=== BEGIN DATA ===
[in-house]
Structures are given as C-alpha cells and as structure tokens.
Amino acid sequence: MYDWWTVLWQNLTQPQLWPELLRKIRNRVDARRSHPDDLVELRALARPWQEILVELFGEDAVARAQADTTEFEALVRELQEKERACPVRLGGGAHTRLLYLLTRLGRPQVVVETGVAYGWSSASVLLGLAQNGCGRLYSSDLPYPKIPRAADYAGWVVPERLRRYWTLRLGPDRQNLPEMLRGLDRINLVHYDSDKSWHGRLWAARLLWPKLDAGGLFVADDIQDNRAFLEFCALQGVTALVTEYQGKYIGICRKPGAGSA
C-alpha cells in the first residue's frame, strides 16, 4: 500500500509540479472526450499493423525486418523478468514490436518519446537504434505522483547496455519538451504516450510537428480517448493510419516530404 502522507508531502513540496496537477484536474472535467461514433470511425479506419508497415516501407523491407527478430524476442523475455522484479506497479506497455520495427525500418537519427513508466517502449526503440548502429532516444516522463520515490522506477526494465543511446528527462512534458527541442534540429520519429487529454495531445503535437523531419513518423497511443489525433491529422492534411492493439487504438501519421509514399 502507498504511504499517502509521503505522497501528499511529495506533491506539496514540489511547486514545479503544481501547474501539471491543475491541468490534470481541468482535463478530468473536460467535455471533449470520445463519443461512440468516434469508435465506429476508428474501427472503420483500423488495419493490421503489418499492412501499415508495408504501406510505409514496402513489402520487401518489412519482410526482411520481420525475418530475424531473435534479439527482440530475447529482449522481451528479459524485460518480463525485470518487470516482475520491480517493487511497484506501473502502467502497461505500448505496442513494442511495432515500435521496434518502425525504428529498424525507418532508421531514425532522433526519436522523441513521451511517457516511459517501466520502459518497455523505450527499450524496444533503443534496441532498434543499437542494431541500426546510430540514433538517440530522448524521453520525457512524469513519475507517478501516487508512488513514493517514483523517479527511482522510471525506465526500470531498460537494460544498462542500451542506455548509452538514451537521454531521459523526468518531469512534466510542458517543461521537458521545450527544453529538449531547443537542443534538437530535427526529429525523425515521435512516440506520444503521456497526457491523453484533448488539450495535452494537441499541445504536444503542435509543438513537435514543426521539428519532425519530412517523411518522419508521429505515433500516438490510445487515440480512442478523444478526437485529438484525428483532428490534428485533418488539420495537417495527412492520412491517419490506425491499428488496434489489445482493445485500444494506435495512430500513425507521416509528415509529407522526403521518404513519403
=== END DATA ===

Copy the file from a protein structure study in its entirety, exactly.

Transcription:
[in-house]
Structures are given as C-alpha cells and as structure tokens.
Amino acid sequence: MYDWWTVLWQNLTQPQLWPELLRKIRNRVDARRSHPDDLVELRALARPWQEILVELFGEDAVARAQADTTEFEALVRELQEKERACPVRLGGGAHTRLLYLLTRLGRPQVVVETGVAYGWSSASVLLGLAQNGCGRLYSSDLPYPKIPRAADYAGWVVPERLRRYWTLRLGPDRQNLPEMLRGLDRINLVHYDSDKSWHGRLWAARLLWPKLDAGGLFVADDIQDNRAFLEFCALQGVTALVTEYQGKYIGICRKPGAGSA
C-alpha cells in the first residue's frame, strides 16, 4: 500500500509540479472526450499493423525486418523478468514490436518519446537504434505522483547496455519538451504516450510537428480517448493510419516530404 502522507508531502513540496496537477484536474472535467461514433470511425479506419508497415516501407523491407527478430524476442523475455522484479506497479506497455520495427525500418537519427513508466517502449526503440548502429532516444516522463520515490522506477526494465543511446528527462512534458527541442534540429520519429487529454495531445503535437523531419513518423497511443489525433491529422492534411492493439487504438501519421509514399 502507498504511504499517502509521503505522497501528499511529495506533491506539496514540489511547486514545479503544481501547474501539471491543475491541468490534470481541468482535463478530468473536460467535455471533449470520445463519443461512440468516434469508435465506429476508428474501427472503420483500423488495419493490421503489418499492412501499415508495408504501406510505409514496402513489402520487401518489412519482410526482411520481420525475418530475424531473435534479439527482440530475447529482449522481451528479459524485460518480463525485470518487470516482475520491480517493487511497484506501473502502467502497461505500448505496442513494442511495432515500435521496434518502425525504428529498424525507418532508421531514425532522433526519436522523441513521451511517457516511459517501466520502459518497455523505450527499450524496444533503443534496441532498434543499437542494431541500426546510430540514433538517440530522448524521453520525457512524469513519475507517478501516487508512488513514493517514483523517479527511482522510471525506465526500470531498460537494460544498462542500451542506455548509452538514451537521454531521459523526468518531469512534466510542458517543461521537458521545450527544453529538449531547443537542443534538437530535427526529429525523425515521435512516440506520444503521456497526457491523453484533448488539450495535452494537441499541445504536444503542435509543438513537435514543426521539428519532425519530412517523411518522419508521429505515433500516438490510445487515440480512442478523444478526437485529438484525428483532428490534428485533418488539420495537417495527412492520412491517419490506425491499428488496434489489445482493445485500444494506435495512430500513425507521416509528415509529407522526403521518404513519403